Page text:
Totally off topic, is that Acacia tile flooring? We are putting that down on our kitchen floor in the next couple of weeks, so it caught my eye.
[/QUOTE
Sounds like stress reactions. He is very young, I would think you may need to slow down a bit and find small incremental challenges that don't trigger that response while he builds confidence. Or perhaps you can employ a distraction like a food, a toy or a behaviour that stops the reaction and allows you to reset and then move forward.

My dog was dog reactive on leash when I first took him to the park. Each time I would give him a small leash correction, call him and ask him to sit, then gave him a treat and a pat. In a small number of repetitions it completely stopped.
so how would you suggest i continue to work on his people skills? I employed this same methods without the leash correction but a simple redirect and reward when dealing with people. if he whined i would get his attention and then reward him for sitting upon command. It works but like you said he is still so young so that sit and attention span is about 3 seconds then its starting all over again haha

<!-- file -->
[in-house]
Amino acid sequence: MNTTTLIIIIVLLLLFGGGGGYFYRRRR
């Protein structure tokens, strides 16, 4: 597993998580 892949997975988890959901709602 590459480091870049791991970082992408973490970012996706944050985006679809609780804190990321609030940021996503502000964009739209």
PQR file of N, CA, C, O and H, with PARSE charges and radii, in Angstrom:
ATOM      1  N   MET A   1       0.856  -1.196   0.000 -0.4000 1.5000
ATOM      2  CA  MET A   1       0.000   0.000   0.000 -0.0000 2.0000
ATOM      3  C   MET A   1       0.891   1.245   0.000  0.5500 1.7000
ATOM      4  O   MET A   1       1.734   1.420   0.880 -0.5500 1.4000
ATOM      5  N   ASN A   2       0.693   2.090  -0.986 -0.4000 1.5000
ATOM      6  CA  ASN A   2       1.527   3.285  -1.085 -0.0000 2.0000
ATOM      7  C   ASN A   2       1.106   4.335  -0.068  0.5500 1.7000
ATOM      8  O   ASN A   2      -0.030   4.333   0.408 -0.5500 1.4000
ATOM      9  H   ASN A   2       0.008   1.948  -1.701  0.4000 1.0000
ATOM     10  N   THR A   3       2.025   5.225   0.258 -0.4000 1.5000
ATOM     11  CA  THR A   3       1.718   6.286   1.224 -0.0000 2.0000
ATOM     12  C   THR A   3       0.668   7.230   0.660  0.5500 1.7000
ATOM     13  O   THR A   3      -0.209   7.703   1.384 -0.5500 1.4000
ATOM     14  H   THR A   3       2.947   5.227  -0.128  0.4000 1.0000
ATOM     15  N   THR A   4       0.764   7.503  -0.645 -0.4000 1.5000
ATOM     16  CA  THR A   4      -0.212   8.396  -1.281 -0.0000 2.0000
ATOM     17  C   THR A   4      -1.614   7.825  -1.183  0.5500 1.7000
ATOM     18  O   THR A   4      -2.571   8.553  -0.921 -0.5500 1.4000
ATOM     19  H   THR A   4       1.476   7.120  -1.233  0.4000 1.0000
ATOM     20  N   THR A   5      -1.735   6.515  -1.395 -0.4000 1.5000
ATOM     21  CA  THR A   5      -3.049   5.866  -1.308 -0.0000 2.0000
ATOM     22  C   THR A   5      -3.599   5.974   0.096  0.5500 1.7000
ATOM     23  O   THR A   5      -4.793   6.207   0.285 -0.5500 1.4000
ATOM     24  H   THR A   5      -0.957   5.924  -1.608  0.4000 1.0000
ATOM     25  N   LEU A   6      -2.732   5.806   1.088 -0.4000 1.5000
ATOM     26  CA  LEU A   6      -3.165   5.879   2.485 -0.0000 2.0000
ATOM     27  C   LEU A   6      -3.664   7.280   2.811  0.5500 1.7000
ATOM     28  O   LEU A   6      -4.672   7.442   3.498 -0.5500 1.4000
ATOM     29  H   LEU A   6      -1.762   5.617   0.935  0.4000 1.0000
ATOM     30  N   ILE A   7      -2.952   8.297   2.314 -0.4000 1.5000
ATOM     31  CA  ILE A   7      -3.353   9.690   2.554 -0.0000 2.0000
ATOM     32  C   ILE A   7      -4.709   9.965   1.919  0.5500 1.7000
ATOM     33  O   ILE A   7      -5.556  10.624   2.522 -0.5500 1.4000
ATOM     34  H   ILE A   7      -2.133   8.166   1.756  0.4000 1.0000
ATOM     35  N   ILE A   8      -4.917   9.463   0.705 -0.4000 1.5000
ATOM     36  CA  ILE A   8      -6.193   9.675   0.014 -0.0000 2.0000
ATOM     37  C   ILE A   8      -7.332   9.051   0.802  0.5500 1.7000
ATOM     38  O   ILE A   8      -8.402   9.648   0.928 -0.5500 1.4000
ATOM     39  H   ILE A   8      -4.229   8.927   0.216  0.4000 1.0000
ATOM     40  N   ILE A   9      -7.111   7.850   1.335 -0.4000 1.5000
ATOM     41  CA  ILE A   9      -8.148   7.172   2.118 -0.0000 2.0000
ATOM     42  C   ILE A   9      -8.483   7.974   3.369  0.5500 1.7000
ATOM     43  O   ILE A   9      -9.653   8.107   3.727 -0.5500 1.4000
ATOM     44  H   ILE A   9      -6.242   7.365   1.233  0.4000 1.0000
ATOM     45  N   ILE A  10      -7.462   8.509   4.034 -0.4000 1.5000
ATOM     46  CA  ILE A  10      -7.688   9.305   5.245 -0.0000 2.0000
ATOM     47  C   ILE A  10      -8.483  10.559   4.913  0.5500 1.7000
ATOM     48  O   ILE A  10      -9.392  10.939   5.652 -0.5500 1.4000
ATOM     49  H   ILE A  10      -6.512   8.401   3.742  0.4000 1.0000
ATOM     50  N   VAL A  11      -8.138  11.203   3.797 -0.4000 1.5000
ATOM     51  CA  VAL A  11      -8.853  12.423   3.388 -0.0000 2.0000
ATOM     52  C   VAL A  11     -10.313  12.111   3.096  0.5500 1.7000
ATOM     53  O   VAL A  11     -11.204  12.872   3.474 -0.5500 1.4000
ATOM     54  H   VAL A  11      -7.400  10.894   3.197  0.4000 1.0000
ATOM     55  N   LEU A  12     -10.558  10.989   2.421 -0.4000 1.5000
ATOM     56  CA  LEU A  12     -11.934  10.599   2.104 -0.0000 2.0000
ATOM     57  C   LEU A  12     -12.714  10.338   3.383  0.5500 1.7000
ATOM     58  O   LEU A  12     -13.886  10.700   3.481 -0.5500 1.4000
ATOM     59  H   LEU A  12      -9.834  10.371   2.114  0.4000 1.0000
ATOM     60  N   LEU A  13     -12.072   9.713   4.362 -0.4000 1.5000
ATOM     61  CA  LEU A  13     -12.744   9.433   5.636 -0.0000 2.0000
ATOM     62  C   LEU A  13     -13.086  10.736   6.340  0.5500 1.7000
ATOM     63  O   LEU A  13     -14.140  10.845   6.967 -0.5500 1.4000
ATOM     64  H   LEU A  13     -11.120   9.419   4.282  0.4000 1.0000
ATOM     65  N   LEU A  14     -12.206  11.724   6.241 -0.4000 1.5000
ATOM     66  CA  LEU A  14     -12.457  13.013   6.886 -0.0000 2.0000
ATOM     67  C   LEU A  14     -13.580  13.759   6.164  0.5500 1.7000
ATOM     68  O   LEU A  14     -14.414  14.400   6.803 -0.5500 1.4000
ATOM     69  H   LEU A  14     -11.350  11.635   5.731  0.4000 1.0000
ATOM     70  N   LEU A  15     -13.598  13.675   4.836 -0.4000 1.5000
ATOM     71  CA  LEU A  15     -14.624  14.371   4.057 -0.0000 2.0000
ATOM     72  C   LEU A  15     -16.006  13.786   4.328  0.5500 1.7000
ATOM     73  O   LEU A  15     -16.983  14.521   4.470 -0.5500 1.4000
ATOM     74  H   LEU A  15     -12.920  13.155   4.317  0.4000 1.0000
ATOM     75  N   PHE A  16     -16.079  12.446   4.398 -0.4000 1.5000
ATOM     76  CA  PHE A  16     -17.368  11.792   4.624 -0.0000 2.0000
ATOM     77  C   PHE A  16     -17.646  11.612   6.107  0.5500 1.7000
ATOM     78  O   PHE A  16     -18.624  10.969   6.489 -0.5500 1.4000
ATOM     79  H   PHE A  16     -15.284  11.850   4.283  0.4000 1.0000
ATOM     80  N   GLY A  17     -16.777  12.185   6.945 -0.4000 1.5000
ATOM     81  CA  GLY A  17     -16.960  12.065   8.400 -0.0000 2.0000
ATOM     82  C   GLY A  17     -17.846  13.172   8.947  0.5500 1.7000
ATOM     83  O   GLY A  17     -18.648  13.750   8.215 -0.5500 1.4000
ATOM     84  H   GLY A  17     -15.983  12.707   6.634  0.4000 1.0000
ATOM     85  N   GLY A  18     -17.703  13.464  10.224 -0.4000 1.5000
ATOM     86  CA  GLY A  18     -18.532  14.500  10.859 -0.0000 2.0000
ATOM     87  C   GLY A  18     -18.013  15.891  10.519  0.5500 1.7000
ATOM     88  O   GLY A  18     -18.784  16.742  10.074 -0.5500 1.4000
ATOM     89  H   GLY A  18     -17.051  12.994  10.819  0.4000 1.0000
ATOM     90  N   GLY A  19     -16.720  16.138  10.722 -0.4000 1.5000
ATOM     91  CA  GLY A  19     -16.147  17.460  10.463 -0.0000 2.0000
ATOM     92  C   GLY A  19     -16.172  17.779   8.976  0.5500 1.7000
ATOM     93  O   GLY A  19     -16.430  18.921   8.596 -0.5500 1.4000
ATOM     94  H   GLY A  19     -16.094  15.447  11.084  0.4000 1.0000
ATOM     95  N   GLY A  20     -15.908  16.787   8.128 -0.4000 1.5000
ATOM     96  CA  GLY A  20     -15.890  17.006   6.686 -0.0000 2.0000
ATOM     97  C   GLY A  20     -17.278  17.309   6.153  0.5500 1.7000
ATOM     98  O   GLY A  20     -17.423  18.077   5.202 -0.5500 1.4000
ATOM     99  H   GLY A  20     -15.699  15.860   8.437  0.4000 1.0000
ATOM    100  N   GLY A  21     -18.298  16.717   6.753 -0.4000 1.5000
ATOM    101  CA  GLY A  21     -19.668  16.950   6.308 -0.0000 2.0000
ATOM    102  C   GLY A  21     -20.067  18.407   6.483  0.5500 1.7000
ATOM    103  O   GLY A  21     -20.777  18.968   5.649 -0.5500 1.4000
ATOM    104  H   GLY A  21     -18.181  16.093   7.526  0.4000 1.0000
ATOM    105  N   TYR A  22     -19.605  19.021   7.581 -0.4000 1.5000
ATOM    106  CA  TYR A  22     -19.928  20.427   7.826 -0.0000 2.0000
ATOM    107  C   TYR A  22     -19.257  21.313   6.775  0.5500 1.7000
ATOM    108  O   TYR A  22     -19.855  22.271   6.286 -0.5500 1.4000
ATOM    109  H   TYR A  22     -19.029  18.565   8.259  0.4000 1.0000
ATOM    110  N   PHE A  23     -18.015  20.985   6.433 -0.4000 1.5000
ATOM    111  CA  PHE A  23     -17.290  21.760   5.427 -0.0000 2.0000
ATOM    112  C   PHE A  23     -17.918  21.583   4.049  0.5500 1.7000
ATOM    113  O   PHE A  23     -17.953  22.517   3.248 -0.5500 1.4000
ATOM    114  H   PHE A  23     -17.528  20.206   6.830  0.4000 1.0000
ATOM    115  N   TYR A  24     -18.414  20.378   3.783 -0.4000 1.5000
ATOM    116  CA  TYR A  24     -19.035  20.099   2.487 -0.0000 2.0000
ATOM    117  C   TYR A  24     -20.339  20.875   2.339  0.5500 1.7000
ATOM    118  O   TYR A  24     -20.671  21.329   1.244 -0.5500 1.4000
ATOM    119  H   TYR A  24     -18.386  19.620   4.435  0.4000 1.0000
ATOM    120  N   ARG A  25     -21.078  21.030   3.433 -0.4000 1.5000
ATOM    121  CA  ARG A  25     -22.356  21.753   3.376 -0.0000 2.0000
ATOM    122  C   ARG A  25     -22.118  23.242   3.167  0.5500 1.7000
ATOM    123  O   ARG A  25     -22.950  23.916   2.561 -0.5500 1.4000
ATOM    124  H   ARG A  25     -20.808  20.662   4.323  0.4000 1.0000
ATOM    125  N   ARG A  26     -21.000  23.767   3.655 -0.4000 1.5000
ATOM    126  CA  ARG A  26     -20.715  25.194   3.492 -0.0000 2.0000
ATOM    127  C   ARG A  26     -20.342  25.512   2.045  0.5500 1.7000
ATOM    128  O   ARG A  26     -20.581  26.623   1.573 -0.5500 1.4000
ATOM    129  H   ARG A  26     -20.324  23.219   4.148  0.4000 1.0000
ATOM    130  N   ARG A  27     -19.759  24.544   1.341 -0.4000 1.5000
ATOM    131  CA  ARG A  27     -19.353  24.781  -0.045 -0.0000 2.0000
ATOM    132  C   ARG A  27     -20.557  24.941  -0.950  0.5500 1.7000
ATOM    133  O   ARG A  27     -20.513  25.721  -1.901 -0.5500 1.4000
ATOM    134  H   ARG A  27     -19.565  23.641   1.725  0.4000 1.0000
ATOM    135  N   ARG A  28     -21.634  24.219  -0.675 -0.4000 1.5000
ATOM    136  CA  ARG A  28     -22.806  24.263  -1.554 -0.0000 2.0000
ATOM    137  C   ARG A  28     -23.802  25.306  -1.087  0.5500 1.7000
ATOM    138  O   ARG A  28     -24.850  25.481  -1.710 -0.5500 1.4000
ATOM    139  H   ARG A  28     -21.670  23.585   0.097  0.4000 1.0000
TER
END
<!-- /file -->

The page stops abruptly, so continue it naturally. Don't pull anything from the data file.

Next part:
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I keep hearing about all these people talk about the critical first 16 weeks and i am feeling stressed to get so much crammed into these early stages. Haha
Then, at all costs, don't watch youtube videos. Some of the professional trainers trying to sell their service have videos of their dogs behaving perfectly at 11 weeks. My guess is that 95% of the video they recorded was quietly erased. The 5% remaining doesn't tell the whole story.

Other times they start a brand new skill one moment, then jump ahead 3 weeks in time for the next shot. The dog is working perfectly.

I think of it a bit like piano lessons. I go to two lessons a week to learn how to be a dog trainer. I implement what I have learned, mistakes and all, for a few days with my dog.

Then I go back and get another lesson.... Hopefully with some good feedback to minimize the mistakes.

It is nowhere near as efficient as skilled and experienced train working directly with the dog. But, for the next 10+ years I will be the guy handling him on a daily basis.